So When A High-Profile Civil Servant Is Disabled, The Press Finds Its Sympathy

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By Frances Ryan in The Guardian.

 

Andrew McDonald’s case deserves attention of course, but most disabled people get a different reception when the benefits system casts them aside.

I want to tell you about two very different disabled people, both going through Britain’s benefit system.

“Disabled person 1” has Parkinson’s disease and terminal cancer. The effects of the Parkinson’s are so severe, he’s about to undergo brain surgery in attempts to mitigate them. Still, he had his benefits stopped after assessors decided he was no longer ill enough for personal independence payments.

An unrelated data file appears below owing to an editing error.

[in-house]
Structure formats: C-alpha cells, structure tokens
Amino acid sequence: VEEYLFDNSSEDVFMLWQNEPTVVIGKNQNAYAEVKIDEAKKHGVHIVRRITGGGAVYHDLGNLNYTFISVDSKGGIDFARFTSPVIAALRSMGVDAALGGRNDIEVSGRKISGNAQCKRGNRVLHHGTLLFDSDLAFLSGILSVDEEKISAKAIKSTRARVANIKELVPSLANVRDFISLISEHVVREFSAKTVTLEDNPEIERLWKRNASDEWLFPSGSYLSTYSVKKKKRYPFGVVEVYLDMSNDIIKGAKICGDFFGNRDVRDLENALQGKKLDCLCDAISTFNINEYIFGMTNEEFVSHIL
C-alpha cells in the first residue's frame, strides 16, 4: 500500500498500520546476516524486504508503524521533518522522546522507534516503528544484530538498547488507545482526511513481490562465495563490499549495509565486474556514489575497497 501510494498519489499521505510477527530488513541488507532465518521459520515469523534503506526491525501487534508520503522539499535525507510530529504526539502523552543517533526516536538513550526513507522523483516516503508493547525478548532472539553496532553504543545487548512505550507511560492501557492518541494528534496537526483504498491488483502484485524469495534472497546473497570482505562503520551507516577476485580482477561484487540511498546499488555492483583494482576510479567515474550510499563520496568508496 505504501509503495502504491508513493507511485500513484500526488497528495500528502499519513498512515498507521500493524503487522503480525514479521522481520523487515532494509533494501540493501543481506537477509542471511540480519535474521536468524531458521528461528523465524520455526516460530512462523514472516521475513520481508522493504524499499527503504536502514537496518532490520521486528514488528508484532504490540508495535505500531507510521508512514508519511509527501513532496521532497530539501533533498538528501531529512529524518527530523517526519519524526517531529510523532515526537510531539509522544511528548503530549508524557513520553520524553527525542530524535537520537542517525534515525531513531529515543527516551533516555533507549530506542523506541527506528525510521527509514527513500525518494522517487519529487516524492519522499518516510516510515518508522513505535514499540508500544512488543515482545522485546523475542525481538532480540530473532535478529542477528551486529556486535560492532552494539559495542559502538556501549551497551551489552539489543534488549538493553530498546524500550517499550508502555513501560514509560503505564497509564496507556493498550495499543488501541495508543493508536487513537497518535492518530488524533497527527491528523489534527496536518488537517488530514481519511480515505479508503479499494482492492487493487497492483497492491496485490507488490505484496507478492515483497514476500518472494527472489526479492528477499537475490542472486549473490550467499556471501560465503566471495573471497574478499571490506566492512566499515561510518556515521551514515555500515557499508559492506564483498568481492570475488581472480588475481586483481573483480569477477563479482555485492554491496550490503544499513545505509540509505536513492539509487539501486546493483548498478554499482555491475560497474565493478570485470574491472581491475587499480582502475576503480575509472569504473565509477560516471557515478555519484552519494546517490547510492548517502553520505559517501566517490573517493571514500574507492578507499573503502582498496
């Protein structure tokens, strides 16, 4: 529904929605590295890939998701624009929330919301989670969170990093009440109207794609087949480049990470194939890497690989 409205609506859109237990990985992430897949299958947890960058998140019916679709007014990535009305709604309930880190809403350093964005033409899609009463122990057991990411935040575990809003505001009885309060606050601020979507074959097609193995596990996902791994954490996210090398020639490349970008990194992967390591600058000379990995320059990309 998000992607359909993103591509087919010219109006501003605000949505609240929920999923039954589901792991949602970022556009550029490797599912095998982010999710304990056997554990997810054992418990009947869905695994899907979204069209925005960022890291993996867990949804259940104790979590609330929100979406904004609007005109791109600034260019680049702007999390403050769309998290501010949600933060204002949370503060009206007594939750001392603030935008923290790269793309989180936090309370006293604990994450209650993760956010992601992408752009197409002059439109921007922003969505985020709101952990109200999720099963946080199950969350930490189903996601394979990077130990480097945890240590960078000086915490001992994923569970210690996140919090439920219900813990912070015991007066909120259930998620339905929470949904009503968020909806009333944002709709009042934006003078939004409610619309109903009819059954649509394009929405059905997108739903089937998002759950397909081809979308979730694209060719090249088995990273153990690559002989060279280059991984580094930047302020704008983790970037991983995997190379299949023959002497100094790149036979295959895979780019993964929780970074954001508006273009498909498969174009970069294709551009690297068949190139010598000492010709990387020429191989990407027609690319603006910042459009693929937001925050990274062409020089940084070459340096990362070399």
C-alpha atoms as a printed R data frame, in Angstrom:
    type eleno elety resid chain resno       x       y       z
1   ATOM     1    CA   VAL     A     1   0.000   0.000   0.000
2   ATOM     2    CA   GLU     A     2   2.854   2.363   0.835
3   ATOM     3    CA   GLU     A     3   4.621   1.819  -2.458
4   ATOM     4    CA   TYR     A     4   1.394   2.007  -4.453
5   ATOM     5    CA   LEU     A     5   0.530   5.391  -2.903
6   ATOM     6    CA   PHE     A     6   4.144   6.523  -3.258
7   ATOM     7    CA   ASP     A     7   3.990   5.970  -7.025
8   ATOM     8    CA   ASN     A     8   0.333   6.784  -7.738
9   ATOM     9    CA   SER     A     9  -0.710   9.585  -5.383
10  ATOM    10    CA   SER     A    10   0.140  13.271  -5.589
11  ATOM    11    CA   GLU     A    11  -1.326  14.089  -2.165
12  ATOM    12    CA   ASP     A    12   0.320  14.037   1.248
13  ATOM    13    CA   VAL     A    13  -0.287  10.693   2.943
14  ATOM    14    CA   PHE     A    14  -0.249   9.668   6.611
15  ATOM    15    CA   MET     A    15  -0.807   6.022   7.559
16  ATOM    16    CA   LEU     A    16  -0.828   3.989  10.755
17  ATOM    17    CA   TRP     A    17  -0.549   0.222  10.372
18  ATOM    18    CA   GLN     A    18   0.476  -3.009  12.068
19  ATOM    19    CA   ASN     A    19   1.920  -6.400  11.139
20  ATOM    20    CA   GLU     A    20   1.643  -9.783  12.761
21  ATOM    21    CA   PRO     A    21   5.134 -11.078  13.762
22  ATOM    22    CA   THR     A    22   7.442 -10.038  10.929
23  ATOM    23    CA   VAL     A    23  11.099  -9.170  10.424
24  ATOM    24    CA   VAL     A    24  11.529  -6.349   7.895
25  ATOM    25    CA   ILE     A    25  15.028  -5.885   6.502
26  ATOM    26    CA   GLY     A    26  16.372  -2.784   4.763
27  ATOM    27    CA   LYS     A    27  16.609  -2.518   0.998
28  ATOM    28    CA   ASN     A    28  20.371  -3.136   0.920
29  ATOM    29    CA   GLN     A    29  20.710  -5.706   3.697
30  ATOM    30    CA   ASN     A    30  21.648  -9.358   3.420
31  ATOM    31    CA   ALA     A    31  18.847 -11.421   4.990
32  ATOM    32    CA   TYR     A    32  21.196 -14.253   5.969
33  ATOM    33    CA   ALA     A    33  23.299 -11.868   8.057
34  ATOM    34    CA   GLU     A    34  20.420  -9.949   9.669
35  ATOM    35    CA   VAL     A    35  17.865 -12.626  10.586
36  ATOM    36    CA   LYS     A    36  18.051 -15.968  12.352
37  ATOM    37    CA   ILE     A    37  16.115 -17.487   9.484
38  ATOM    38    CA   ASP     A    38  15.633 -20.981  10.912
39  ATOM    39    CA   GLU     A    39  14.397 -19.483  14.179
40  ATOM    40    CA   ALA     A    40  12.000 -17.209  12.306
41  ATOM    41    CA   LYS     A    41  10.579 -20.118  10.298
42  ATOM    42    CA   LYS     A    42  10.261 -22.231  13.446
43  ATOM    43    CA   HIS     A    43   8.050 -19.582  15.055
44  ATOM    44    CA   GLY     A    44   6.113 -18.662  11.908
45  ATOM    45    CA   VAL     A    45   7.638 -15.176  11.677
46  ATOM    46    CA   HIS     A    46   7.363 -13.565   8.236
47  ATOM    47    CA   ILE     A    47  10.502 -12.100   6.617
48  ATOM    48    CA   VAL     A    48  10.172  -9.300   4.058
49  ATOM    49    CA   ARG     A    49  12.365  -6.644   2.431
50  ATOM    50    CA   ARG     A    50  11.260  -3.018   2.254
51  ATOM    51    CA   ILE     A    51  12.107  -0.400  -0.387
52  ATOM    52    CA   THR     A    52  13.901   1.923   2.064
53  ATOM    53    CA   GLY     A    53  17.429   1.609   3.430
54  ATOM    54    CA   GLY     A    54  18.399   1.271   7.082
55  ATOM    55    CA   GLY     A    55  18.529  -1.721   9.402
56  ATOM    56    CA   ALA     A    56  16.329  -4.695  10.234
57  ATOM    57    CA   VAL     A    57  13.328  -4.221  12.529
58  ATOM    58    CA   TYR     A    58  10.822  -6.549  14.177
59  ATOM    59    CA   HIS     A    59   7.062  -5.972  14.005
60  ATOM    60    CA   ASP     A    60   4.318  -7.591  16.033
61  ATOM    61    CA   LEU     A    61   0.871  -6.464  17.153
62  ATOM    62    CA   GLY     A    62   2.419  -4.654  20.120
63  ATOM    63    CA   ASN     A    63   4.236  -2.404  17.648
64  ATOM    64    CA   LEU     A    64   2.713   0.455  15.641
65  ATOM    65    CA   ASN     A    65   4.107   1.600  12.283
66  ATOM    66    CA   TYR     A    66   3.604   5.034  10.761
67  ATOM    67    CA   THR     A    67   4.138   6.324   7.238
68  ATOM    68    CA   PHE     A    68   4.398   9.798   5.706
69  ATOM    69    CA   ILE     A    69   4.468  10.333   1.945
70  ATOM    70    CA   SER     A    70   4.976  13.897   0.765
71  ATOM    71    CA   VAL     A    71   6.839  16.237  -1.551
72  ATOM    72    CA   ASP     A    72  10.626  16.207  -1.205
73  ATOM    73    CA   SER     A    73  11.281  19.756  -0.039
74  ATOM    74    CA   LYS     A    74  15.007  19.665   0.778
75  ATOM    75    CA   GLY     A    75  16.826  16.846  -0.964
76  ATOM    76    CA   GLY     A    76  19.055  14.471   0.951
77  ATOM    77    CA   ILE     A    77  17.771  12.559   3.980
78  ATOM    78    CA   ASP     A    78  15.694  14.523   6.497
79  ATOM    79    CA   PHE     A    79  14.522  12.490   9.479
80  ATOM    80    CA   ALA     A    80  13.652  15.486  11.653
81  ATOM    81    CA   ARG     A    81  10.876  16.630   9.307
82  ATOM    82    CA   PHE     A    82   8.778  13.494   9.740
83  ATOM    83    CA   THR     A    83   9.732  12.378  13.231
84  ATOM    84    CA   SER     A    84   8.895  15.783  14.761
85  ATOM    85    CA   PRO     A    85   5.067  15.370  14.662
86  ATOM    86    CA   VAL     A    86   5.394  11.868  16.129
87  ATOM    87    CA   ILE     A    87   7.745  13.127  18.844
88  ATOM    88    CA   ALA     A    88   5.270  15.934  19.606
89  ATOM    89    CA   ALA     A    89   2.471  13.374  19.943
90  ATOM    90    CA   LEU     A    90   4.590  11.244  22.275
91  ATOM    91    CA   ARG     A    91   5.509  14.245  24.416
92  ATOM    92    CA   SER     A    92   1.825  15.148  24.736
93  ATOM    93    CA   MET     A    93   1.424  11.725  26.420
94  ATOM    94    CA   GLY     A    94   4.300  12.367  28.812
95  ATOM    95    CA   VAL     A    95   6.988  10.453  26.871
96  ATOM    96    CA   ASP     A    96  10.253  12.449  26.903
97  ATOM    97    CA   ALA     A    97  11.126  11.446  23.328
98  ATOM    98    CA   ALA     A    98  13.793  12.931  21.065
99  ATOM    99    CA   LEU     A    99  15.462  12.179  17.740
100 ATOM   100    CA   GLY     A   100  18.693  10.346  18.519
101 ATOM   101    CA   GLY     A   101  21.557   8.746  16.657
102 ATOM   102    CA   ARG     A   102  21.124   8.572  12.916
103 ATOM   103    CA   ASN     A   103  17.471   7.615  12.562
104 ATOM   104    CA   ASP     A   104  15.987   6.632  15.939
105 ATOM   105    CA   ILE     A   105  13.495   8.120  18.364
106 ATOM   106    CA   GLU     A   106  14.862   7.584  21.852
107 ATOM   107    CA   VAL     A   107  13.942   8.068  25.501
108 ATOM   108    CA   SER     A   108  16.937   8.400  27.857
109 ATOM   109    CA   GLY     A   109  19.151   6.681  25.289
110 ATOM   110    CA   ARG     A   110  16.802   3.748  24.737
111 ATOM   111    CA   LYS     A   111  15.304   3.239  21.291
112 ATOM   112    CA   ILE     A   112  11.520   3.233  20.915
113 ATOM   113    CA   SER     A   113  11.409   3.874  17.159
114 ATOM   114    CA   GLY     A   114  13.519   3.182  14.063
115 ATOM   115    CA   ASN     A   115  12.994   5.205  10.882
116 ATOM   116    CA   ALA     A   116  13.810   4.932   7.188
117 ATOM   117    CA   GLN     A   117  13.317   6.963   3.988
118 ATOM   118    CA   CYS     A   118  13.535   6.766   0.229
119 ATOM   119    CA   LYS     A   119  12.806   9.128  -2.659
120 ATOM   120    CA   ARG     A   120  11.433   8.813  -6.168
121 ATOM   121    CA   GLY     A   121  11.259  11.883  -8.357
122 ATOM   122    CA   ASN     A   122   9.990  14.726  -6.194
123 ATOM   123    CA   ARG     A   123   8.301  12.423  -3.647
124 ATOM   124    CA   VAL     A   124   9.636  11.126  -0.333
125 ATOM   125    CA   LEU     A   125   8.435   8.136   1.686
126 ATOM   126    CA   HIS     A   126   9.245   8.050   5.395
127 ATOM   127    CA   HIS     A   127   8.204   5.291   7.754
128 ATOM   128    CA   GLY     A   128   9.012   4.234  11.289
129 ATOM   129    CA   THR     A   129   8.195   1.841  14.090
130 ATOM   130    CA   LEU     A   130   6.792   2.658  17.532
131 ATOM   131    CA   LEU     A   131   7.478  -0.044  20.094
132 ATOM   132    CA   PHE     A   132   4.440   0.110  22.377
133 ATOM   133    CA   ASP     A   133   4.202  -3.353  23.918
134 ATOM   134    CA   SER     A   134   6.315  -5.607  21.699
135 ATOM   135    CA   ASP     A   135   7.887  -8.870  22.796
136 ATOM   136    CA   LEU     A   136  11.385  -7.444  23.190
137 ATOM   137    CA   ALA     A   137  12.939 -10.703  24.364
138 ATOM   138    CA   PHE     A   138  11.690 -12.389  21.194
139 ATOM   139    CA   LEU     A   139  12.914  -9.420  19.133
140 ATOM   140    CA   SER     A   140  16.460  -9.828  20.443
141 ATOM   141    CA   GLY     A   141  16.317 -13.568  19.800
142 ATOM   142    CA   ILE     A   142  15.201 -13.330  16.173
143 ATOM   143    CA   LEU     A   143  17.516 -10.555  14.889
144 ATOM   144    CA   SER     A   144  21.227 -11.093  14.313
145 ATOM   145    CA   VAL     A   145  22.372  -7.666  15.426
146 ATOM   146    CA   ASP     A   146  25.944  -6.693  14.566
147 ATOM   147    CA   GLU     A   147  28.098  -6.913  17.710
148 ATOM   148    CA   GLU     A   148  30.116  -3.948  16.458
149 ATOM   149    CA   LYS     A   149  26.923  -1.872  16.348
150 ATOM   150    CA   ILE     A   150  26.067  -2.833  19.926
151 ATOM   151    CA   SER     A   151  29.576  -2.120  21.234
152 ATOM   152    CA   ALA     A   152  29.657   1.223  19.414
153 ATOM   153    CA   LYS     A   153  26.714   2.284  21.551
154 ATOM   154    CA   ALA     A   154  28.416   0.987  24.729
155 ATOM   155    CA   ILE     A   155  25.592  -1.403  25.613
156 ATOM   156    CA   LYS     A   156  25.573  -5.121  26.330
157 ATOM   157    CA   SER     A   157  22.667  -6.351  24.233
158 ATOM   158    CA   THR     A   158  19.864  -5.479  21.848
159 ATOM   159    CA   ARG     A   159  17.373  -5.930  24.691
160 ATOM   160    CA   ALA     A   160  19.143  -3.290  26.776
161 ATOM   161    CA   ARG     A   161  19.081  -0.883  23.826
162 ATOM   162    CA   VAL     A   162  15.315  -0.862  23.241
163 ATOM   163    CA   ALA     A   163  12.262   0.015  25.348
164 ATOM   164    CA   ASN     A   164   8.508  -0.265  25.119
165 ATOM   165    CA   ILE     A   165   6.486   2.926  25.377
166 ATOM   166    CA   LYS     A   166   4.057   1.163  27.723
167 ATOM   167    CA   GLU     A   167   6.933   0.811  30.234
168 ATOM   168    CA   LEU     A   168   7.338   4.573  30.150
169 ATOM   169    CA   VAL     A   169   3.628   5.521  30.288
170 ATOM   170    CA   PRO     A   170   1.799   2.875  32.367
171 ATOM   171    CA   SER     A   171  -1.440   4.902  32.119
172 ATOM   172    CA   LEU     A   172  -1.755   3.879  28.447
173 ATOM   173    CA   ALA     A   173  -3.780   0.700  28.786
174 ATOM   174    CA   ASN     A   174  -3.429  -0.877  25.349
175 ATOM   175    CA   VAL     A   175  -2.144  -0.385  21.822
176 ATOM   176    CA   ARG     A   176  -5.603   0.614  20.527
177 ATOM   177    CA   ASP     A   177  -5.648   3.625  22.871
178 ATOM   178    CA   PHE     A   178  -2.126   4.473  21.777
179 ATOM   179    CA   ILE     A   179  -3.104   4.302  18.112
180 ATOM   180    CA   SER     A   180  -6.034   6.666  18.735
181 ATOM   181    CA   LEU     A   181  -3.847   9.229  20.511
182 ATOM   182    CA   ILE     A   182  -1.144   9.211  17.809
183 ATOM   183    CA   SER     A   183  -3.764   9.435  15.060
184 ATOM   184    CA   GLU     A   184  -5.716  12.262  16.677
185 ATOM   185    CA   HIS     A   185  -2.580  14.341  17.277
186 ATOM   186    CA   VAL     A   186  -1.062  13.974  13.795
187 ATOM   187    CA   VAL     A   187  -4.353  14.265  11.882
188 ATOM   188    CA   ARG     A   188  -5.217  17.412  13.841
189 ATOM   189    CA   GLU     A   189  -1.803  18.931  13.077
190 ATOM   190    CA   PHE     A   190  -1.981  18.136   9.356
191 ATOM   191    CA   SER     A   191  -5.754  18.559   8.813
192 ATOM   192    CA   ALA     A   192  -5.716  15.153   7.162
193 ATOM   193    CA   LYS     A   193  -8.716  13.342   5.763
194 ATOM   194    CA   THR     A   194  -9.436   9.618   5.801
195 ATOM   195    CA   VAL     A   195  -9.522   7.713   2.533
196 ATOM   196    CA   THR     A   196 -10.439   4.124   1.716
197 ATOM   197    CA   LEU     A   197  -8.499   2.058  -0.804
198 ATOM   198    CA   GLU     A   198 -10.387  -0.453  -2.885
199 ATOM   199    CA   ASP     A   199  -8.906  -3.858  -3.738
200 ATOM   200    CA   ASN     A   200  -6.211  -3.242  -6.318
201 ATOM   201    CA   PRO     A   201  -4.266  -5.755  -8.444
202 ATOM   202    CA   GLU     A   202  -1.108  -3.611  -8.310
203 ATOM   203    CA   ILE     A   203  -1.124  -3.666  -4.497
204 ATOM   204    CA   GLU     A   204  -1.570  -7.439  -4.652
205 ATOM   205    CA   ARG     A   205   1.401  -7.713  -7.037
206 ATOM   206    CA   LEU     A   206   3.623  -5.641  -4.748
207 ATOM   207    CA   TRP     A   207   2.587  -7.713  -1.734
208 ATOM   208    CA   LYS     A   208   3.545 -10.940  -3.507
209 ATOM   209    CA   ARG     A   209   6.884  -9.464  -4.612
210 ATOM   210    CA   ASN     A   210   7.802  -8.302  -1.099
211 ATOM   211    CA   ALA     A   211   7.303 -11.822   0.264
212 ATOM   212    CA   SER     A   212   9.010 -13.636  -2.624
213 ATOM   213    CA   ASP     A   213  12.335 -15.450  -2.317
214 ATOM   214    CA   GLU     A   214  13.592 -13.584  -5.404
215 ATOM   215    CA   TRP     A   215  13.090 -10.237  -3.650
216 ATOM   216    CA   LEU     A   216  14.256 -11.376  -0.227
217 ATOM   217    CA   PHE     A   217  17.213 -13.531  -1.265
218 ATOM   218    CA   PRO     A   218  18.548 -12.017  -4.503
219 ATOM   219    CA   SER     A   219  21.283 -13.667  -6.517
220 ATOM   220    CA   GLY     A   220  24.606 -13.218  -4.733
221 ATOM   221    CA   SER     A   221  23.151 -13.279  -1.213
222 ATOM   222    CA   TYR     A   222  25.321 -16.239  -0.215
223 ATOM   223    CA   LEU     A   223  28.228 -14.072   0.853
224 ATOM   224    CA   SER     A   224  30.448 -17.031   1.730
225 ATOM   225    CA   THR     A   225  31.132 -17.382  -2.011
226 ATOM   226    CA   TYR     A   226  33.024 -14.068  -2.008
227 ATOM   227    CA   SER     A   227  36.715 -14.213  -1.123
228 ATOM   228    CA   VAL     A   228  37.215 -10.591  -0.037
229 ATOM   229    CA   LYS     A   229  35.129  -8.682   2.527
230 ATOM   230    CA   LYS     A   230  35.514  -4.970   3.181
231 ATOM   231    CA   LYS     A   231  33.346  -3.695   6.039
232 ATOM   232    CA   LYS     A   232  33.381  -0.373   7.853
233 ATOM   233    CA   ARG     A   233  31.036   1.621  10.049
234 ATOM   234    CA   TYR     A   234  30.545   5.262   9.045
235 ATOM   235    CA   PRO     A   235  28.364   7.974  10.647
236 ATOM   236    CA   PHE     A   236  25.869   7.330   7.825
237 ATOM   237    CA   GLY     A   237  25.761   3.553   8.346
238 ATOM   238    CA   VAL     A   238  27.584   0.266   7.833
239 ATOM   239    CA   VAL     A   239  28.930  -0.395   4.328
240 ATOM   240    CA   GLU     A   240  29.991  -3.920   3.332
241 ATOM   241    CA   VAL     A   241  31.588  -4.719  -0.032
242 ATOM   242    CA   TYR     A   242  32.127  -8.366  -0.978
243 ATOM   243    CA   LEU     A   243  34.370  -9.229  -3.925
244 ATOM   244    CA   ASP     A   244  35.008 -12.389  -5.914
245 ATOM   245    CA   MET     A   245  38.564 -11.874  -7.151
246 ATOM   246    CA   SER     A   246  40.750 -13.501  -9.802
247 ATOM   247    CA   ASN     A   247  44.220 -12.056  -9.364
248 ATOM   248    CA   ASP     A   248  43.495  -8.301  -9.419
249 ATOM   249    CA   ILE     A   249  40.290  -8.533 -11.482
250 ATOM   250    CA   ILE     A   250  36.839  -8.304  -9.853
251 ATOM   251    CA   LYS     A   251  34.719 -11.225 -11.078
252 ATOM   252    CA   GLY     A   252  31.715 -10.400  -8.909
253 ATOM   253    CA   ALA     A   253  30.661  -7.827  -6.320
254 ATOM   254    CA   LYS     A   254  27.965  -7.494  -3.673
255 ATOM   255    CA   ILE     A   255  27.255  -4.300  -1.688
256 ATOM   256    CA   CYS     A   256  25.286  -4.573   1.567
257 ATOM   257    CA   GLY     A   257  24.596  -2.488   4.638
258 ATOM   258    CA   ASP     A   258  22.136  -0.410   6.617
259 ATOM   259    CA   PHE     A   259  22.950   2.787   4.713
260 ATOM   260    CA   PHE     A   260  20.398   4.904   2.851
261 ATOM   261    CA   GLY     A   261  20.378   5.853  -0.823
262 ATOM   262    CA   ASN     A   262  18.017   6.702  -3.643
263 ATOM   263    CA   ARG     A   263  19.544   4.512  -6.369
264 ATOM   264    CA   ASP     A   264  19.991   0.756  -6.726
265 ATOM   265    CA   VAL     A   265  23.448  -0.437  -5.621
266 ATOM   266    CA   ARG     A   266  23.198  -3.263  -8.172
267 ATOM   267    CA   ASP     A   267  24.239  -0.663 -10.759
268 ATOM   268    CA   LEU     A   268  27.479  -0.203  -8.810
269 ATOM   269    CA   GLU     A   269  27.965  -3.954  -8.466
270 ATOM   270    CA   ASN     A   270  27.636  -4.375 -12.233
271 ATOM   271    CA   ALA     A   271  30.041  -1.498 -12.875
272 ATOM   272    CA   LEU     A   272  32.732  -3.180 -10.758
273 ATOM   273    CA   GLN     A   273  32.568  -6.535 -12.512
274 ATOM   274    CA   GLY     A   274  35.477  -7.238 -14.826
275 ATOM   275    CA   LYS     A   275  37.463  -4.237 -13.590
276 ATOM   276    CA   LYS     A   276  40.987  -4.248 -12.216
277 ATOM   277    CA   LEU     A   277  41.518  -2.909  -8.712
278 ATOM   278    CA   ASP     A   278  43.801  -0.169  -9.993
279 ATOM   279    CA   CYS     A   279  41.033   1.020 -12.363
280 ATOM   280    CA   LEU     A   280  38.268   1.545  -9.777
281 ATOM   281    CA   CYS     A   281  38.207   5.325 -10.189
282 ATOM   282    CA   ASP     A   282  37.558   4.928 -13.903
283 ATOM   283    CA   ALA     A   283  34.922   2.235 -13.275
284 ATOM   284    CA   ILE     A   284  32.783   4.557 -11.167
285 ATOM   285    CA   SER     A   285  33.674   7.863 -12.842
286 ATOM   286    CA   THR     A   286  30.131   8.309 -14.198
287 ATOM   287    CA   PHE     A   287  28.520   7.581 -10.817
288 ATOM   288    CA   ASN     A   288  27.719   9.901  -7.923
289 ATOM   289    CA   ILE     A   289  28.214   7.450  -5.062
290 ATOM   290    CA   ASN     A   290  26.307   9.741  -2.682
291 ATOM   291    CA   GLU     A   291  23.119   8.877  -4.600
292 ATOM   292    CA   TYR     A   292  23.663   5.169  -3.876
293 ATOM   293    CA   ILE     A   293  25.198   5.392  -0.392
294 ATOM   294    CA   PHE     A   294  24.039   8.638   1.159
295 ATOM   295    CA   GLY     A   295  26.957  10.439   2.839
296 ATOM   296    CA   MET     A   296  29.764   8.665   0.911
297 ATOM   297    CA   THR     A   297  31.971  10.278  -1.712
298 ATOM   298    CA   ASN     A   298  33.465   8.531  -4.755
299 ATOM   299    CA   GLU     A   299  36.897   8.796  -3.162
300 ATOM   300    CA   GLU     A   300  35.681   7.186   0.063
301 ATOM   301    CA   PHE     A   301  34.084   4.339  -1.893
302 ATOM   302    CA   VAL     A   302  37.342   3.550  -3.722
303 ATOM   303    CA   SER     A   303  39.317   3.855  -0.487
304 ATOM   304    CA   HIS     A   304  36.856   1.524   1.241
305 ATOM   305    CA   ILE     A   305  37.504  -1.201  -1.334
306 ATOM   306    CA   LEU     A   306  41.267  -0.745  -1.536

“Disabled person 2” has fibromyalgia – “Like the Incredible Hulk grabbed me, lifted me off the floor and flung me against a brick wall” – as well as a host of other conditions. For years she has bounced round the benefit system: tested, rejected, overturned at appeal, then tested again. Now she’s about to be re-tested twice in the space of three weeks: once for PIP and then for her out-of-work sickness benefit, employment and support allowance. It means she could potentially lose all her income at once. “So what will I live on?” she says. “More to the point, where will I live? Once they cut ESA, that means rent will stop too. That means eviction and homelessness.”

 

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Link to Disability story

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